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In fields from medicine to music, extensive research has revealed a consistent set of characteristics attributable to individuals who consistently outperform their peers. Further, in these studies, it was experience, knowledge and deliberate practice that accounted for one’s level of expertise more so than talent or inherent characteristics. In other words, experts are made, not born. For those aspiring to improve their performance proficiency, these traits offer a guide for improving what you do and how you do it.
Extensive and Explicit Knowledge
It takes at least 10 years of intense preparation and practice for an expert to acquire the skills, knowledge and perspectives that allow them to perform at the highest levels. Their knowledge is drawn from many sources, including those outside their field of expertise. An expert has a thirst and passion for learning all they can from anywhere they can in order to help them perform better. While areas outside their scope of expertise are often and regularly tapped, experts’
knowledge is largely confined to their explicit area of interest.
Analytic Observation Powers
It is often thought that an expert sees things the rest of us do not. This does not, however, appear to be the case. Experts see as much as anyone else, but what they see is highly selective and focused on critical performance criteria. In
other words, they see more relevant detail when surveying a situation of interest. Accurate assessment and the ability to extrapolate the significance of their observations are skills keenly developed in experts. Because they understand the
significance of what they see and have experience with similar situations, an expert is often able to predict future occurrences, anticipate potential problems, and make inferences from the information the perceived.
Problem Assessment and Solutions
In contrast to novices, experts invest significant time in:
a) defining the problem
b) isolating factors causing problem (not symptoms)
c) identifying constraints in finding solutions
d) evaluating the adequacy of possible solutions
Thus, they are able to solve problems more thoroughly. In solving problems, experts also develop a series of contingency plans, so if the first solution is inadequate, they can assess, make adjustments and go with a second solution, or even a third or fourth. Due to their extensive knowledge and substantial experience, experts more often than not rely on an acutely developed intuitive sense in making decisions.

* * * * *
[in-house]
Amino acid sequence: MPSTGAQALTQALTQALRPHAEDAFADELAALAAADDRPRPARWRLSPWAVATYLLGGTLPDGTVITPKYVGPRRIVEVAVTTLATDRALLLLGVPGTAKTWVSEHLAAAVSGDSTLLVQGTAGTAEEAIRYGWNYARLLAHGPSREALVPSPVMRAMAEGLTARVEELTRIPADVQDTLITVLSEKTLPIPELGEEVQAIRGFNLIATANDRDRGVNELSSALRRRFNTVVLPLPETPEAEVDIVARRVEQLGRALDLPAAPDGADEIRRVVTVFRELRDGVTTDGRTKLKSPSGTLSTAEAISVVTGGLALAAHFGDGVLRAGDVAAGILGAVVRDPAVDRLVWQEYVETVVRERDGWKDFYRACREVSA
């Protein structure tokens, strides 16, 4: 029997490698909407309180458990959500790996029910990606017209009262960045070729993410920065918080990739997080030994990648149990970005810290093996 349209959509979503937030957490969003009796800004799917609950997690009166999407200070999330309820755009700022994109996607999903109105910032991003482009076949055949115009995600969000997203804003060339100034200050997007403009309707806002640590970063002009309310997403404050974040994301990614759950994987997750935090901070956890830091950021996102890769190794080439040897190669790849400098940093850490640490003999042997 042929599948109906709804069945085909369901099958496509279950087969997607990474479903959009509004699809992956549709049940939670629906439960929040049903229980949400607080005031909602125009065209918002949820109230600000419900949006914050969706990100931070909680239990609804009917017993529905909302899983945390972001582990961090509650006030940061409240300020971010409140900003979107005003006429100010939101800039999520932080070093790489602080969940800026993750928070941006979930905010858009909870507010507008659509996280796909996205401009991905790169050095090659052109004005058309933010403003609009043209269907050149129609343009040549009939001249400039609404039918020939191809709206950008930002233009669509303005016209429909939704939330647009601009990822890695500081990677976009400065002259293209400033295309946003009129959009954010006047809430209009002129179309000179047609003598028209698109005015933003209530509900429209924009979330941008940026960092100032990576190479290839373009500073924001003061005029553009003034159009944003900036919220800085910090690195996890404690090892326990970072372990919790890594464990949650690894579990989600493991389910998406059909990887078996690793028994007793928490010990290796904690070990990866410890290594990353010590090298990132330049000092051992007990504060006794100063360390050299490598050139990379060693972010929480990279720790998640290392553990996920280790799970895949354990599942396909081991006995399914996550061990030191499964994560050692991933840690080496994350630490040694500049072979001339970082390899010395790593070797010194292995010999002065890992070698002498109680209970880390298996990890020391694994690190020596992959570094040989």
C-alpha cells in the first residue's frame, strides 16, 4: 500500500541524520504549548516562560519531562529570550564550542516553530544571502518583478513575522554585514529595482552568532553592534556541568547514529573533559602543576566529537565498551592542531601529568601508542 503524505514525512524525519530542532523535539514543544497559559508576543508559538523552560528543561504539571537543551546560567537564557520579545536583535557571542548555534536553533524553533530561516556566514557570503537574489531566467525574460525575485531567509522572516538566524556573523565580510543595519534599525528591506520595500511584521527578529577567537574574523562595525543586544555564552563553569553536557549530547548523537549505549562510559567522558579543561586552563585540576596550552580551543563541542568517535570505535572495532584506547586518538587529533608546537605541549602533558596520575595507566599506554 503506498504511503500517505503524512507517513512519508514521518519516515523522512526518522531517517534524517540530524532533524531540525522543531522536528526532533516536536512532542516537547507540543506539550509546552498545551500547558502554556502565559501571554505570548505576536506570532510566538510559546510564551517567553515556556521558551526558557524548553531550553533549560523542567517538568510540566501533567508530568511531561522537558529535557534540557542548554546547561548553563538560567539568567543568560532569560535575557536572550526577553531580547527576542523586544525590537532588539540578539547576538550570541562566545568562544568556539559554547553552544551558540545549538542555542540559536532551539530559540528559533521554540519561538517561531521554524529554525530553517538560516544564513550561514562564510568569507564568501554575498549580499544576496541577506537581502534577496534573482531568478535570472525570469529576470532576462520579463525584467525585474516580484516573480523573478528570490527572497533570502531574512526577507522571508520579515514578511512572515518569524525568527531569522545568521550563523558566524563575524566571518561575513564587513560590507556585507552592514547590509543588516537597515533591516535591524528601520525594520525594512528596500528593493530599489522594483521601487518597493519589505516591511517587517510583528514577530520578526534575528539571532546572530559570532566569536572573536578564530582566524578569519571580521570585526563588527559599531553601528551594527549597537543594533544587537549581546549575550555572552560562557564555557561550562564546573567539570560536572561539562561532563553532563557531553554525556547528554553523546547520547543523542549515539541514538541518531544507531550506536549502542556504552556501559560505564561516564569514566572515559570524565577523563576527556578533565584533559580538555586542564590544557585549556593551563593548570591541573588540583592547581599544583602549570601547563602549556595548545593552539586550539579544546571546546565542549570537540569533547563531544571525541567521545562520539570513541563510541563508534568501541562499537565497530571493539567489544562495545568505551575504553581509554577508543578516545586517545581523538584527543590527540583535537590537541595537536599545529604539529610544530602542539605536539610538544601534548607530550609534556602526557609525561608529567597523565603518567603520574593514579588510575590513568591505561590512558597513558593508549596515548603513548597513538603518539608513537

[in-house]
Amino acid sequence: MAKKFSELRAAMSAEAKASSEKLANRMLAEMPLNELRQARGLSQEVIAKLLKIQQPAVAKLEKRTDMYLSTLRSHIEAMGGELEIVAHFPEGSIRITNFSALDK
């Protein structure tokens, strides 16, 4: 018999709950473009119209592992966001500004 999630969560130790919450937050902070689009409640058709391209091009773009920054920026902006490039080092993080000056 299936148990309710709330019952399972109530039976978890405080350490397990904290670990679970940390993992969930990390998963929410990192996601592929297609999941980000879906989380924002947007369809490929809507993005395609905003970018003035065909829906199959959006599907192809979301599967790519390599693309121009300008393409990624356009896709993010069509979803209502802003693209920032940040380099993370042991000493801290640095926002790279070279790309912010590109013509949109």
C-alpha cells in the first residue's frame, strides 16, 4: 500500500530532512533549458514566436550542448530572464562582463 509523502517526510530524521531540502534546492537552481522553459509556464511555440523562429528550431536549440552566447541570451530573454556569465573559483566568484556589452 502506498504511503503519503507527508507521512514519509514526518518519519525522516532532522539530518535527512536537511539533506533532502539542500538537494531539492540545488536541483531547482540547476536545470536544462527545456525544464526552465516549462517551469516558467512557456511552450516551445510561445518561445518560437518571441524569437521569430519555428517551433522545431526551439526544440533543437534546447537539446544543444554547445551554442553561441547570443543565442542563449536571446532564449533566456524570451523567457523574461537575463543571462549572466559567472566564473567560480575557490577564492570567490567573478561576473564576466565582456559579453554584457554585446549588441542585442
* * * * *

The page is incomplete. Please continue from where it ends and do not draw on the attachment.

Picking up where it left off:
Rituals and Routines
The practice skills and behavior patterns of experts allow them to perform their everyday tasks with fluidity, elegance, and ease. These effortless appearing performances, characteristic of experts, often attract envy, but those skills were
well won in tireless hours of sustained and deliberate practice. Superior performers strive to do what they do well. In the process, repeated behavior patterns become subconscious, automatic routines. The highly refined routines permit the expert to work through the every day tasks with little thought, which leaves conscious thought available for more important or pressing issues.
The rehearsed routines characteristic of an expert’s behavior have the added benefit of freeing up short-term memory for more information storage. In other words, because an expert gives little attention to details taken care of by routines, he or she can hold more critical details in short term memory, which allows them to be more effective in performing the tasks at hand. When new information comes to the expert, it is evaluated for its’ potential usefulness, uniqueness and validity. In contrast to a novice who traditionally thinks “do I need to know this?” and expert will ask, “how can I use this?” Because they evaluate and value the fresh information, experts remember.
Self Evaluation Skills
Experts are unafraid to recognize their limitations, knowledge gaps and weaknesses. It was from recognizing and strengthening many of these deficiencies that led to them becoming experts. Experts are masters at assessing a situation to determine which problems will be most difficult for them to solve, weighing the adequacy of the solutions, and are keenly aware of the errors made and why they were made. They know they will make mistakes and willingly learn
from them. The search for improvement begins with understanding what needs to be improved. By objectively and honestly assessing and identifying skill and knowledge deficiencies, and then taking corrective actions, the best get better.
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About the Author – Paul G. Schempp
Dr. Schempp, president of Performance Matters, Inc., is a professional speaker, coach and consultant. Paul has more than 25 years of experience in the fields of research, teaching and professional development. Individuals and organizations in business, education and sport have elevated their expertise and achieved exceptional performance by working with Dr. Schempp.
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